To say that I’d been eagerly anticipating the arrival of Guardians of the Galaxy would be a bit of an understatement. After the initial, “Wtf? Who are these guys?” was followed by some research and an awesome trailer, I was so totally on board. It was on of Marvel’s riskiest moves outside of the first Iron Man movie. With some of their most famous properties in the hands of other studios, they’ve had to go to some pretty interesting places to use as building blocks for success. What started out as trotting Marvel’s “B-Team” out and assembling the Avengers has given us a golden age of superhero movies. With movies that run the gamut from spy thrillers to straight-up action movies, Marvel has stretched its movie-making muscle. In their newest film, they tackle an even more challenging genre: the Comedic Space Opera. Do they succeed? Oh yes. They most certainly do.

The Review

I’m going to start this by saying that the first few minutes of the film aren’t funny, but they’re important for laying character groundwork. Young Peter Quill (Wyatt Oleff), faced with his mother’s mortality, does what many kids would do: runs. That’s how he ends up getting picked up and taken to the stars. Years later, Quill (Chris Pratt), is all grown up and robbing deserted planets while dancing to the groovy tunes on his Walkman. Yes, folks, dancing. That’s just how this movie rolls and it’s awesome. He dances us through the credits and into the familiar scene we’ve all seen in the trailers: his stand-off with Korath (Djimon Hounsou) where he introduces himself as “Star Lord” while stealing a mysterious orb.

As I’m intending to keep this review as spoiler-free as possible, I’m going to try to steer clear of any further plot reveals save for mentioning that the titular Guardians finally group up during an inventive escape from prison. If you’ve seen the trailers, you know that I’m talking about the following group of “a-holes:” Gamora (Zoe Saldana), Rocket (Bradley Cooper), Drax (David Bautista), and Groot (Vin Diesel). After prison, their plan could be summarized thusly:

Step 1 – Keep the orb out the hands of the villainous Kree fanatic, Ronan the Accuser (Lee Pace).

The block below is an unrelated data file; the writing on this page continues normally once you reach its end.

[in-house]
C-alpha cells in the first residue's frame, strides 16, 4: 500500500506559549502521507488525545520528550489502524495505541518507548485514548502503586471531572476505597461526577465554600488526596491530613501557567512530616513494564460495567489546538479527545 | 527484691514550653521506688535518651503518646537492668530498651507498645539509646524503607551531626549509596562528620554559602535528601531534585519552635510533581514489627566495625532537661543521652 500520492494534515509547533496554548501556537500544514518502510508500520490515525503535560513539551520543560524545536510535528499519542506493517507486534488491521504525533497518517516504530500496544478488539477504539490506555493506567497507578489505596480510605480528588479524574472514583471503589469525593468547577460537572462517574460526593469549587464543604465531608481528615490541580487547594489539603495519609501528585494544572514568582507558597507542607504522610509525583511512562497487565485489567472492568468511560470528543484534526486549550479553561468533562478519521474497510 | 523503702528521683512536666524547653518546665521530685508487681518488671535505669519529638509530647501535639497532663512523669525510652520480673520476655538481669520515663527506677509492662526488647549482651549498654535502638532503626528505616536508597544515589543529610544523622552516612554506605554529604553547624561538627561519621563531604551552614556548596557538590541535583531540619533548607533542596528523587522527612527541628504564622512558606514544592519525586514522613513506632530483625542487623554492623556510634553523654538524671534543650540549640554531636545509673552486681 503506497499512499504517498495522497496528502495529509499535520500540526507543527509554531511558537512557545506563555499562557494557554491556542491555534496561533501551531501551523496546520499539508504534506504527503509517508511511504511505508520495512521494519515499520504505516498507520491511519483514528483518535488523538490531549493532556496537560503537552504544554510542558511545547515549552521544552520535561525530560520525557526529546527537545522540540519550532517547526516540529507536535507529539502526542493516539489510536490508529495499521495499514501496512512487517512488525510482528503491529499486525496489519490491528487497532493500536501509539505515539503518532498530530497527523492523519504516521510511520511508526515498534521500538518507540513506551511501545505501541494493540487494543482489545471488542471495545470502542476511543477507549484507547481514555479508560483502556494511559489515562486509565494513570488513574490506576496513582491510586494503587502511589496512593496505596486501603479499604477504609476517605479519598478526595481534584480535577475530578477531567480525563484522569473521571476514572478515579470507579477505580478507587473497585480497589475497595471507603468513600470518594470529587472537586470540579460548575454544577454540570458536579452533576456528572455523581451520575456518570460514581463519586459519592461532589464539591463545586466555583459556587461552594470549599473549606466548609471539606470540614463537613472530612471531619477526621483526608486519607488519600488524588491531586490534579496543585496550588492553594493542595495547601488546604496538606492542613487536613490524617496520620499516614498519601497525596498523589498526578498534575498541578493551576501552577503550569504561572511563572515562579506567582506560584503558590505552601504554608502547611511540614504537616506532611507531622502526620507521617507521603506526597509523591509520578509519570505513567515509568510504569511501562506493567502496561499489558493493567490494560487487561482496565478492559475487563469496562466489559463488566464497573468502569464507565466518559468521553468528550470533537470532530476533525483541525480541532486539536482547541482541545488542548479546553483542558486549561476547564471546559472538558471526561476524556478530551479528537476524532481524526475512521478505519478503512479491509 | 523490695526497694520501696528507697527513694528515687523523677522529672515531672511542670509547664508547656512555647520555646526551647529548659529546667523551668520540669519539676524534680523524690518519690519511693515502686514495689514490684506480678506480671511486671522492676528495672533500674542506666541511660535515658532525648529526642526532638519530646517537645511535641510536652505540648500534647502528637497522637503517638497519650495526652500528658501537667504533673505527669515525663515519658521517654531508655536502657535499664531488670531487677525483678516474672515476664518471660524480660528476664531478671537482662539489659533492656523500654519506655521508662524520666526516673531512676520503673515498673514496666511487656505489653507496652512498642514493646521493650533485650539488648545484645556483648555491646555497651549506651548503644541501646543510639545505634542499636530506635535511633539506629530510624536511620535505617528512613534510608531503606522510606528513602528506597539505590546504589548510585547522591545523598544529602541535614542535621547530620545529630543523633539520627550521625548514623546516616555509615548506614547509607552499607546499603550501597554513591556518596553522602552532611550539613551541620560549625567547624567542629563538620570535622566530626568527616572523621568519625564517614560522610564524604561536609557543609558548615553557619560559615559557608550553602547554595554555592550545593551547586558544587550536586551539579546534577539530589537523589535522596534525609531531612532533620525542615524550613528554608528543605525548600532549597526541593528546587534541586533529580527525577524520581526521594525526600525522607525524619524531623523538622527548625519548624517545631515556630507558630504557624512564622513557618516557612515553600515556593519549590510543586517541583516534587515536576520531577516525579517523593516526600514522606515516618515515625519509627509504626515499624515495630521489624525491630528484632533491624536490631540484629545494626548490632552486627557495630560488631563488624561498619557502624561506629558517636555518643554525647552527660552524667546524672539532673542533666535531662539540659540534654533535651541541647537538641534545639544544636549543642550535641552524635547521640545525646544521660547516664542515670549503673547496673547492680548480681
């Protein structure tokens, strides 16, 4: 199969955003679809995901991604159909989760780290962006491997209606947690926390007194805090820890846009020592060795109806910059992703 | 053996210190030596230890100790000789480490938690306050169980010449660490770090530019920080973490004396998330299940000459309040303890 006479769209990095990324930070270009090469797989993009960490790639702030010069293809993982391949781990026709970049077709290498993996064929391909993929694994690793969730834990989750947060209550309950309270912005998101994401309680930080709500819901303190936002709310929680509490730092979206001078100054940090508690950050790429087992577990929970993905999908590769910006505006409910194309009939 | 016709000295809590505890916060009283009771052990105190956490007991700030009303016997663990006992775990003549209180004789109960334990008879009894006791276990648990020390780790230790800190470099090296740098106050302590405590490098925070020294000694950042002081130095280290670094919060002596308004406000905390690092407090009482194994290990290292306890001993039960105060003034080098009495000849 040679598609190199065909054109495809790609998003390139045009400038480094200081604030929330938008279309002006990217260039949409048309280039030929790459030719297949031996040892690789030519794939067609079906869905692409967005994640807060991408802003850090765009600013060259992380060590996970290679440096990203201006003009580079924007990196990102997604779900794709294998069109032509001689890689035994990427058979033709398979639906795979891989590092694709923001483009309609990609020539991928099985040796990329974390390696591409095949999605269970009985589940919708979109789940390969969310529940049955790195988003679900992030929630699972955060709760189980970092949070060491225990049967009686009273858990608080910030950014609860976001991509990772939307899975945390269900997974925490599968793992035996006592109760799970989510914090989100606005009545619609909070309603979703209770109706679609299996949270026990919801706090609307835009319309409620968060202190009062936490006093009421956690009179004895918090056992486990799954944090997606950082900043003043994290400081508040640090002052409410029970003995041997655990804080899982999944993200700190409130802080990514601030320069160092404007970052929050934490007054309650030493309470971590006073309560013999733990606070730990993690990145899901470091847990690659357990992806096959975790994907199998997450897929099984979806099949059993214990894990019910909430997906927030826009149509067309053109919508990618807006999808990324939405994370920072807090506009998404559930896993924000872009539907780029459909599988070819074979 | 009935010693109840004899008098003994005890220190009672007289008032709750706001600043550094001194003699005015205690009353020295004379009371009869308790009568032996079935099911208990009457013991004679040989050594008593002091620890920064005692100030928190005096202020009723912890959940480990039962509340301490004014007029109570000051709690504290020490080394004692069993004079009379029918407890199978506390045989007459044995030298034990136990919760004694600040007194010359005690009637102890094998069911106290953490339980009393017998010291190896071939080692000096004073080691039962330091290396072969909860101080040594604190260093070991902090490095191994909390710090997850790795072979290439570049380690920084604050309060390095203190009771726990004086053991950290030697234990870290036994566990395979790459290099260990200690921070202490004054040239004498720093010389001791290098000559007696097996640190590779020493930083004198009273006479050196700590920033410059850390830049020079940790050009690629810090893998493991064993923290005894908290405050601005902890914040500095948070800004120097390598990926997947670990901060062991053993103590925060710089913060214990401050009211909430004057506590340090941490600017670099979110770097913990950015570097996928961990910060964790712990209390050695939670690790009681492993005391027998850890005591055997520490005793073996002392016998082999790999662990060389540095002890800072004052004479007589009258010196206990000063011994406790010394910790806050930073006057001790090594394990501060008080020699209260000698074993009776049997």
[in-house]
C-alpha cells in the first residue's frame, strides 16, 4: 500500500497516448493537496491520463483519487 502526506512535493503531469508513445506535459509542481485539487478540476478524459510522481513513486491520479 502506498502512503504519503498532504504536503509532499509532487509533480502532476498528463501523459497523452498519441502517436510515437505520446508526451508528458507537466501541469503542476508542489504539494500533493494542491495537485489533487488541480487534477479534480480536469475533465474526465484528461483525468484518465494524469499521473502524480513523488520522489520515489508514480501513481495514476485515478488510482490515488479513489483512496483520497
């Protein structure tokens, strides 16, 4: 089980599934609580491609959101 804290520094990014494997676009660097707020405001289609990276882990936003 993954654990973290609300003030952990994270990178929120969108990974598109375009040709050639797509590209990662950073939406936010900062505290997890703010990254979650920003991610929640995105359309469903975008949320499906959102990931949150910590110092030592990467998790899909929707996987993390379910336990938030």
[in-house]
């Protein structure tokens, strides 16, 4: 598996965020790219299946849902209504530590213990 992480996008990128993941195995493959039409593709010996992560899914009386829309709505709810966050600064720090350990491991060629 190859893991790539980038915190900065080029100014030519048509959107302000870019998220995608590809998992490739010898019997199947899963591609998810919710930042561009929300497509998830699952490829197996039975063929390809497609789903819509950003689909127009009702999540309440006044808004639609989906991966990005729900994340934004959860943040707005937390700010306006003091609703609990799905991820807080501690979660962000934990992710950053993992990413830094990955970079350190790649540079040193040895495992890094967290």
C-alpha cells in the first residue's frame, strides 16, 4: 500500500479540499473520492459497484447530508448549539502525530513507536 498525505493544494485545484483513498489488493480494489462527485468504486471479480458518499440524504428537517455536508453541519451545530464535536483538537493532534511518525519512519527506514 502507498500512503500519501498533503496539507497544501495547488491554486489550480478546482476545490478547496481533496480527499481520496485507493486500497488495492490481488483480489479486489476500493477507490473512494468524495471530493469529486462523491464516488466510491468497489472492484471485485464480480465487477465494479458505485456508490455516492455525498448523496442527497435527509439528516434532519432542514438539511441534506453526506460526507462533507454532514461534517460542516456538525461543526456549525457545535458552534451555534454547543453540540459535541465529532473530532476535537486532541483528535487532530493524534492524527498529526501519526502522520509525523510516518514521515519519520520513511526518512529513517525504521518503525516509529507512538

Step 2 – ????

Step 3 – Profit

Of course, the best laid plans, or even partial plans, often go slightly askew as they’re faced with Quill’s angry mentor, Yondu (Michael Roker), and Gamora’s even-angrier sister, Nebula (Karen Gillan). Their plan for profit soon becomes a race to plan for survival as they are the only things standing between Ronan and the slaughter of billions. I’m just surprised that Quill didn’t request that someone never tell him the odds. Being a child of the ’80s, he speaks with frequent pop culture references from his Earthen upbringing. While the audience gets the references, Quill’s compatriots have no clue and it’s awesome.

Speaking of Quill’s upbringing, the music from Awesome Mix Vol. 1, the tape in his Walkman, is featured prominently throughout the movie, perfectly complementing the amazing score by Tyler Bates. While I had read in an interview with the film’s director, James Gunn, that the plan had always been to include Quill’s music in the movie since it was such an important part of his character, it was still a pleasant surprised to hear it all used so well to enhance whatever was going on screen at the time. In an age of albums of “music from and inspired by” movies filled with fantastic pop songs, it’s great to actually hear those songs played during the movie.

I got a chance to see the movie in IMAX 3D last night, the format that Gunn says is actually his favorite. I can’t argue with his opinion. The visuals pop in 3D (no pun intended) and you can really feel the sweeping, galactic scope of the movie. With Marvel moving off of Earth and into the rest of its universe, they couldn’t have picked a better way to introduce audiences to all that the rest of that universe entails. From other planets to aliens and all kinds of celestial beings, Guardians of the Galaxy shows us the big picture while telling the tale of a small group of unlikely friends and allies. It’s fun, funny, and just plain fantastic. You’ll laugh, you’ll cry, you’ll cry from laughing. This is the movie that the rest of this Summer’s blockbusters are going to have to try and beat. Gods help them.

Final Thoughts

I loved this movie and am going to delve into some potential spoilers here in saying that I especially love how Gamora didn’t end up being a love interest. In fact, when Quill puts the moves on her, she emphatically tells him that she’s not going to fall for his charm and when he tries a different, more sincere-sounding tactic later in the film, she just rolls her eyes at him. That was just awesome. See, it’s fairly clear that Quill must have been personally inspired by Han Solo as he’d have grown up on Star Wars like the rest of us. His motivations are money and women. It was nice to see his slightly more altruistic side by the end of the film, though a part of me still wonders if his goal to save the universe was mostly motivated by the fact that he lives in the universe and that’s just where all of his stuff is.

Peter Quill is not a perfect hero. His team are all flawed individuals with their own issues. Well, except for maybe Groot, but Groot is special. I liked how the film wasn’t afraid to show their flaws while showing how they can work so well together as a team. It’s like the Avengers on a galactic scale.

In somewhat related news, I now want so much Groot merchandise. You have no idea. He’s one of my most favorite things about the movie. Hands down.